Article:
We were fortunate to have Nathan Hall (@nathanghall) join us for the 75th edition of #CdnELTchat to talk about Authentic Listening Materials. Nathan is an EAP instructor and teacher trainer at Douglas College (@douglascollege). Visit his fantastic website (https://nathanghall.wordpress.com) for a variety of resources and ideas. Nathan started the discussion by sharing Morrow’s definition of an authentic text: “a stretch of real language, produced by a real speaker or writer for a real audience and designed to carry a real message of some sort.” (Morrow, 1977). 

Here are the questions we used to guide our discussion:

Q1: What are the advantages of using authentic listening materials? #CdnELTchat

Q2: What guidelines should we follow when we choose authentic listening materials to use with our class? For example, what should the optimal length be for an authentic audio or video clip at different proficiency levels? #CdnELTchat

Q3: What kind of tasks work well with authentic listening materials?  #CdnELTchat

Q4: How can we use authentic listening materials for assessment? #CdnELTchat

Q5: What specific listening strategies should we teach students before we use authentic listening materials?  #CdnELTchat

It was a busy chat with participants from across Canada and beyond sharing almost 200 tweets. You can read all the tweets from the chat on Wakelet, but here are some highlights from the discussion:

  • Advantages to using authentic materials: exposure to messy language that learners will encounter in their lives including reductions, connected speech, different voices and accents, natural interruptions, unfinished thoughts etc., reinforcement that language is for real communication
  • When using authentic listening materials, the length and complexity depends on the task. Longer listening texts can be used for tasks such as getting the gist or familiarizing students to the rhythm and flow of English. Shorter listening texts are better for bottom-up tasks. Scaffolding is needed to build confidence. Another option might be to slow down the audio and provide learners with options.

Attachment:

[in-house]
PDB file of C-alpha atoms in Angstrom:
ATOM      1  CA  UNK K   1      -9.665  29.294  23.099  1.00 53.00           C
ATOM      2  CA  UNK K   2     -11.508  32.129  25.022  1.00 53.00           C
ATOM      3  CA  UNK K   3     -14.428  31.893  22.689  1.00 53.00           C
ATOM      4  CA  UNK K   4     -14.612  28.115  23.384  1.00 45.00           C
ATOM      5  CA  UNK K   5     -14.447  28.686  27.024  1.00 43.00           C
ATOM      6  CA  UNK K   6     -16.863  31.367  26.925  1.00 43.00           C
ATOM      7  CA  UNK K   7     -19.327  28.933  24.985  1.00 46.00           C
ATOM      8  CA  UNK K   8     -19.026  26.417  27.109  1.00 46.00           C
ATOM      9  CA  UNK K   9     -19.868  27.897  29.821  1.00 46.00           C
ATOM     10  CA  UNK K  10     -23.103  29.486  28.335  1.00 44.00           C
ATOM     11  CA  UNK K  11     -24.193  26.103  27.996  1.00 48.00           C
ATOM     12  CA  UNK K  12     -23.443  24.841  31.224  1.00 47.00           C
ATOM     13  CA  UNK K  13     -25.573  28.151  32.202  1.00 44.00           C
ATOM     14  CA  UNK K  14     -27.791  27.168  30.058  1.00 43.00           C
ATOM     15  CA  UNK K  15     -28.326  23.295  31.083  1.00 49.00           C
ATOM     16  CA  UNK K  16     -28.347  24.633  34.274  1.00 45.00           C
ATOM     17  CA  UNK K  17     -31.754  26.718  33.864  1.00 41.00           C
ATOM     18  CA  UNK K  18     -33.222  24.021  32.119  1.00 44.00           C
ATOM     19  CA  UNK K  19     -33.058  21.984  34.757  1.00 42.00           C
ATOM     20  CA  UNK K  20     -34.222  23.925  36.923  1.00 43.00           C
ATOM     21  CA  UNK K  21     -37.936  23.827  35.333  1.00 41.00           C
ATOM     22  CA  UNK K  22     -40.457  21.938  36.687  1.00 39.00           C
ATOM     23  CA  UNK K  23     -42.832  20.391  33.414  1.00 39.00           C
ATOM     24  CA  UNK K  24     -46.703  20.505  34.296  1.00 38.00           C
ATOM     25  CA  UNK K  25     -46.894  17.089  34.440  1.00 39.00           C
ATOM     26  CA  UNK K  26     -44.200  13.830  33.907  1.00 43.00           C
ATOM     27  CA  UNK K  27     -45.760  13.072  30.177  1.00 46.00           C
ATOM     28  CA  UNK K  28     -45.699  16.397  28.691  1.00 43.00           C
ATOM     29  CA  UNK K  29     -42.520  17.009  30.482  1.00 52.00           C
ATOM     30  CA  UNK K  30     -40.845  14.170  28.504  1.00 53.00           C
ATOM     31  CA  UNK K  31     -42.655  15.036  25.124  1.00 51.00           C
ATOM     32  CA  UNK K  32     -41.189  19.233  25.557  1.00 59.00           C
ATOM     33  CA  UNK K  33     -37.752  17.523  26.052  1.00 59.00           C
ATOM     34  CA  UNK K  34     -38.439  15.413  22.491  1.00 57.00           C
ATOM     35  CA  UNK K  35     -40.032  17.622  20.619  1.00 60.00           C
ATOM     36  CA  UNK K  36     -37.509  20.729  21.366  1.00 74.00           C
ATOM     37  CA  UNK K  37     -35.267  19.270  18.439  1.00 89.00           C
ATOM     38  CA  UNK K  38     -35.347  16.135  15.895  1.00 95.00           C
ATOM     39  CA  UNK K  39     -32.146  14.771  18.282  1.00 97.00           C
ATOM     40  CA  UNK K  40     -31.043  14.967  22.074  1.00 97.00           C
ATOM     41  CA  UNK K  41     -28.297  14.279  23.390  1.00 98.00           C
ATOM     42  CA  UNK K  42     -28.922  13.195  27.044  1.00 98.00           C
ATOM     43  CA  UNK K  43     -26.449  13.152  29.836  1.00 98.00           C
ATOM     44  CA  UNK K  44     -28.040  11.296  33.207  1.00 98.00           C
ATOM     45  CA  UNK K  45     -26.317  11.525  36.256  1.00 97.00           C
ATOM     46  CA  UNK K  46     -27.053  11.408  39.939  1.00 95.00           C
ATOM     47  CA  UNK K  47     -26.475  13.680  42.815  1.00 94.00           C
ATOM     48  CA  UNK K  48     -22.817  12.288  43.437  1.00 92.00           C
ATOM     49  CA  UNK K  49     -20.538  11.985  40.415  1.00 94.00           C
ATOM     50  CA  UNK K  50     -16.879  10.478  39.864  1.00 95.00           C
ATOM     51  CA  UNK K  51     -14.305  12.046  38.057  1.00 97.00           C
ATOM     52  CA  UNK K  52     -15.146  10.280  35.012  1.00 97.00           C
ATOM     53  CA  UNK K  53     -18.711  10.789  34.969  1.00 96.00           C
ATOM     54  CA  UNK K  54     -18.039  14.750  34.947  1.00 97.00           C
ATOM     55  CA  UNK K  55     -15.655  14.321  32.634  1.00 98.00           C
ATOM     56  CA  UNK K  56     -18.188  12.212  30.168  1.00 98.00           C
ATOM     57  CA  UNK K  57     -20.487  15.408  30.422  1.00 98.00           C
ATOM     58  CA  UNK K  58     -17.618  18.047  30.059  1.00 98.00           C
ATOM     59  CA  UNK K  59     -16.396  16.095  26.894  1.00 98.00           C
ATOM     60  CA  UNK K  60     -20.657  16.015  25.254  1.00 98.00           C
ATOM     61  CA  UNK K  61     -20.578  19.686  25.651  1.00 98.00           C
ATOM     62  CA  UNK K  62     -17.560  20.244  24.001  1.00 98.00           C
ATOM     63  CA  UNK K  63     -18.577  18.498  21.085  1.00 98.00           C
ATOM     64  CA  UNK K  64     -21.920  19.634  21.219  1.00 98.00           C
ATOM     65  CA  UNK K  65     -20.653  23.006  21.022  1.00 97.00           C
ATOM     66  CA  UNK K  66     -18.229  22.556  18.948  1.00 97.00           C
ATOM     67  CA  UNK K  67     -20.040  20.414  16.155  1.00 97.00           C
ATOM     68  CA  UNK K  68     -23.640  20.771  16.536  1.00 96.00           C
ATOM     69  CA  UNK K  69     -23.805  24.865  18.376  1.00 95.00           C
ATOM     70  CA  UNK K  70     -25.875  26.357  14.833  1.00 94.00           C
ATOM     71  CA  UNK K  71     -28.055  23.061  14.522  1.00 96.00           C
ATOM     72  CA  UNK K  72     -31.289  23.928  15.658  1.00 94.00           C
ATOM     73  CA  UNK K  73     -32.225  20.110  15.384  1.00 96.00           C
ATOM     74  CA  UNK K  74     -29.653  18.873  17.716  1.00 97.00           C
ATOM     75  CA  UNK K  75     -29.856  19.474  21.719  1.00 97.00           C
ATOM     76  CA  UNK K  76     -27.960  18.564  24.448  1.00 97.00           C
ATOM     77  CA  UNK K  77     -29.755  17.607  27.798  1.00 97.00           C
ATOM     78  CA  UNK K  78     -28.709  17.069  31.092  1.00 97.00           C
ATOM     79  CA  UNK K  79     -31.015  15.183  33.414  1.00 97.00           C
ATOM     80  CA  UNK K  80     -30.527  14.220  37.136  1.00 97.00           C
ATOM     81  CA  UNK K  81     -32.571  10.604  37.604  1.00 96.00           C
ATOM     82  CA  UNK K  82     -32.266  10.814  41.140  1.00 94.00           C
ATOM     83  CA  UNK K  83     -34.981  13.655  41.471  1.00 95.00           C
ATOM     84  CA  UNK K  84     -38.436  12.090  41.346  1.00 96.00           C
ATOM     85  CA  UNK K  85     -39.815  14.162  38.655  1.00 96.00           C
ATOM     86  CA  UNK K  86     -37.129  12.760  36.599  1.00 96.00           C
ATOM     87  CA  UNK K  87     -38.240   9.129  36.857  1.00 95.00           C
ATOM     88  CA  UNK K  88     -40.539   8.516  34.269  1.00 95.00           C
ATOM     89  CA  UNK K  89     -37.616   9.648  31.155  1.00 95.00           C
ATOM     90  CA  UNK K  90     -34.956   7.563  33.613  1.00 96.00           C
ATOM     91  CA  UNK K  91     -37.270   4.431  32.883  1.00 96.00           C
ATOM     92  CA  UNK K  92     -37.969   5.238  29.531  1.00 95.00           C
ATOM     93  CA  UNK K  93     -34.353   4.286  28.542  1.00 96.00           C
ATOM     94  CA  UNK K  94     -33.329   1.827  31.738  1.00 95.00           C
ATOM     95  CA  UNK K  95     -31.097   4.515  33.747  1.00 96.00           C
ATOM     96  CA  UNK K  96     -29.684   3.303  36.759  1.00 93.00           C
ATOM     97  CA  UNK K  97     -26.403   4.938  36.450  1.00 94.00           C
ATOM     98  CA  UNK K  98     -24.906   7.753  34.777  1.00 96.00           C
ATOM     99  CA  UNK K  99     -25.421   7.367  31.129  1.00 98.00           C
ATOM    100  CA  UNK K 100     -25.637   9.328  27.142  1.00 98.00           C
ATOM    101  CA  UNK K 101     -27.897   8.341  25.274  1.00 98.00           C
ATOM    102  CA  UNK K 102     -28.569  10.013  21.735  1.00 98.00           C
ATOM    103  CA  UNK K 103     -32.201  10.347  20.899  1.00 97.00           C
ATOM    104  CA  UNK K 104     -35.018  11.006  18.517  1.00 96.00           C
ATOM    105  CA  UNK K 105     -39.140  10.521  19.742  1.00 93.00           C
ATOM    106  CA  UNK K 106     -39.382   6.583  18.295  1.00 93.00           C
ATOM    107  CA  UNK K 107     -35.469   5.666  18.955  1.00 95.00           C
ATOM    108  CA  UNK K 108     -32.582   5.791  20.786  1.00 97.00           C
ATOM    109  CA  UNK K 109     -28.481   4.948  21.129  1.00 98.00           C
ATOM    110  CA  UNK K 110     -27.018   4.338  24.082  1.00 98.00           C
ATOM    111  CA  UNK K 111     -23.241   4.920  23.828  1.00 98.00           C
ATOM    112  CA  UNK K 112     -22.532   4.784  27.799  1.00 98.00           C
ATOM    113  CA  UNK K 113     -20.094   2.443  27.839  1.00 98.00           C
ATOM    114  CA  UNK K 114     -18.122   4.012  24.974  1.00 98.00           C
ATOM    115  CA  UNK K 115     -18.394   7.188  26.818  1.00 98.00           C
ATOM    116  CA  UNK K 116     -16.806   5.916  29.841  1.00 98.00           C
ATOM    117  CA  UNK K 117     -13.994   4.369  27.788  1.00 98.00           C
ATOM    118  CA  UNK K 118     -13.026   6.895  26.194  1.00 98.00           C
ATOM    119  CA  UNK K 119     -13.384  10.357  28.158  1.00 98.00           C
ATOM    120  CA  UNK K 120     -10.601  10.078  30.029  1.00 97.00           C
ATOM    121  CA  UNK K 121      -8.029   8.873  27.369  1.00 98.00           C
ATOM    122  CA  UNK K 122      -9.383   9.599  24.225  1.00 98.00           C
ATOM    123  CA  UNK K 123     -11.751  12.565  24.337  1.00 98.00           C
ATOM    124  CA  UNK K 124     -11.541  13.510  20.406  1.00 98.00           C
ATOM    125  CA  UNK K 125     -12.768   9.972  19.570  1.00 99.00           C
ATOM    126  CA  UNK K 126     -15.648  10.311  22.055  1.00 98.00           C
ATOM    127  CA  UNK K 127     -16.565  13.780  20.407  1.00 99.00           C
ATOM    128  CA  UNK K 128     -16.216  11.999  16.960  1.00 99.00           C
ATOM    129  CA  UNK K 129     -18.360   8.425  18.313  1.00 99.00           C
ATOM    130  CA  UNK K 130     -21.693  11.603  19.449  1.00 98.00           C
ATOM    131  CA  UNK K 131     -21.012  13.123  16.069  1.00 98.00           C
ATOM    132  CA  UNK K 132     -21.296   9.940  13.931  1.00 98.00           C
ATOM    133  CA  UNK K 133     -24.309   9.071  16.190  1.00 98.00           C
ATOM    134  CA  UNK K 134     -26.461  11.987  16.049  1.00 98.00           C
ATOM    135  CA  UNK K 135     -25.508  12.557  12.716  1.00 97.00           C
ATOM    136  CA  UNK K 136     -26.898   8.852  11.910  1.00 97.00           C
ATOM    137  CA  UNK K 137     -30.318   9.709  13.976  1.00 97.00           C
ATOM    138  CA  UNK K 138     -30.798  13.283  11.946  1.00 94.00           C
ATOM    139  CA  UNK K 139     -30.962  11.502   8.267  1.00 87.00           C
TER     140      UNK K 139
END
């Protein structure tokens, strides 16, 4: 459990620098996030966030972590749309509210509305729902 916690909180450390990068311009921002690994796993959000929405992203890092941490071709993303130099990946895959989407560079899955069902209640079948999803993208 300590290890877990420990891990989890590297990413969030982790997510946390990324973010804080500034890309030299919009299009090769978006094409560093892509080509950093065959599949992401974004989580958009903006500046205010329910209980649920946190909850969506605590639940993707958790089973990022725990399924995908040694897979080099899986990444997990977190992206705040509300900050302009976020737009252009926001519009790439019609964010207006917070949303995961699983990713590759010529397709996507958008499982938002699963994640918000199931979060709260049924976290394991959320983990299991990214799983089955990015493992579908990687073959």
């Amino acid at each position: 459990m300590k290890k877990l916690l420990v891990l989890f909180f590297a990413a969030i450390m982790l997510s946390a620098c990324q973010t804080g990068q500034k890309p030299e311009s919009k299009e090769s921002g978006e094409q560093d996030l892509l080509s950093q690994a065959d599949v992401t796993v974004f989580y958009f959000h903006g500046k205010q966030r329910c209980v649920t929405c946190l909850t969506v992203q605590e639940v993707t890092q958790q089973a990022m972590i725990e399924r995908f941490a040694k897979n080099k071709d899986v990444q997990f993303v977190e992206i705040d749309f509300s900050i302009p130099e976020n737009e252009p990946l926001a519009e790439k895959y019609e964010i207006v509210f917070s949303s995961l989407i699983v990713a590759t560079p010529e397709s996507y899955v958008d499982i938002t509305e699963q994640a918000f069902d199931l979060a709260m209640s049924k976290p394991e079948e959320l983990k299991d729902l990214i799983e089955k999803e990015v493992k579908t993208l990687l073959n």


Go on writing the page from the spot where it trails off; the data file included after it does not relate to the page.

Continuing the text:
• Suggested tasks for authentic listening materials: decoding natural streams of speech and connecting that to pronunciation, recognizing turn-taking signals, interruptions, and functional language, following recipes, reacting to and applying what you hear; for EAP – note-taking, summarizing, and synthesizing, comparing how media platforms report the same news story
  • Suggested ways to use authentic listening materials for assessment: note-taking tasks and group discussion on main points, assessing summarization skills over a period of time, assessing based on the type of listening, assessing specific skills/strategies (inferring from tone, inferring intent, summarizing, selective attention), avoiding summative testing and focusing on progression, observation of student ability instead of formal assessments
  • Suggested listening strategies: exposure to certain types of skills with guided questions, strategies that help them cope with anxiety, strategies to help determine essential information, noticing tone of voice and speech patterns, recognizing purpose

We encourage everyone to continue the conversation using the hashtag #CdnELTchat. Here are all the great questions that we didn’t have time to discuss during the live one-hour chat: 

Jan 28 extra questions

Jen Bio PicJennifer is passionate about learning how technology can empower her students. After experiencing how technology enabled her to stay connected as an educator, a parent and an active citizen, she is motivated to find the same opportunities for her students. Twitter: @jennifermchow

 

#CdnELTchat Summary for December 3 2019 (Talking about Holidays in #ELT)

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#CdnELTchat Summary for December 3, 2019
Talking about Holidays in #ELT
Jennifer Chow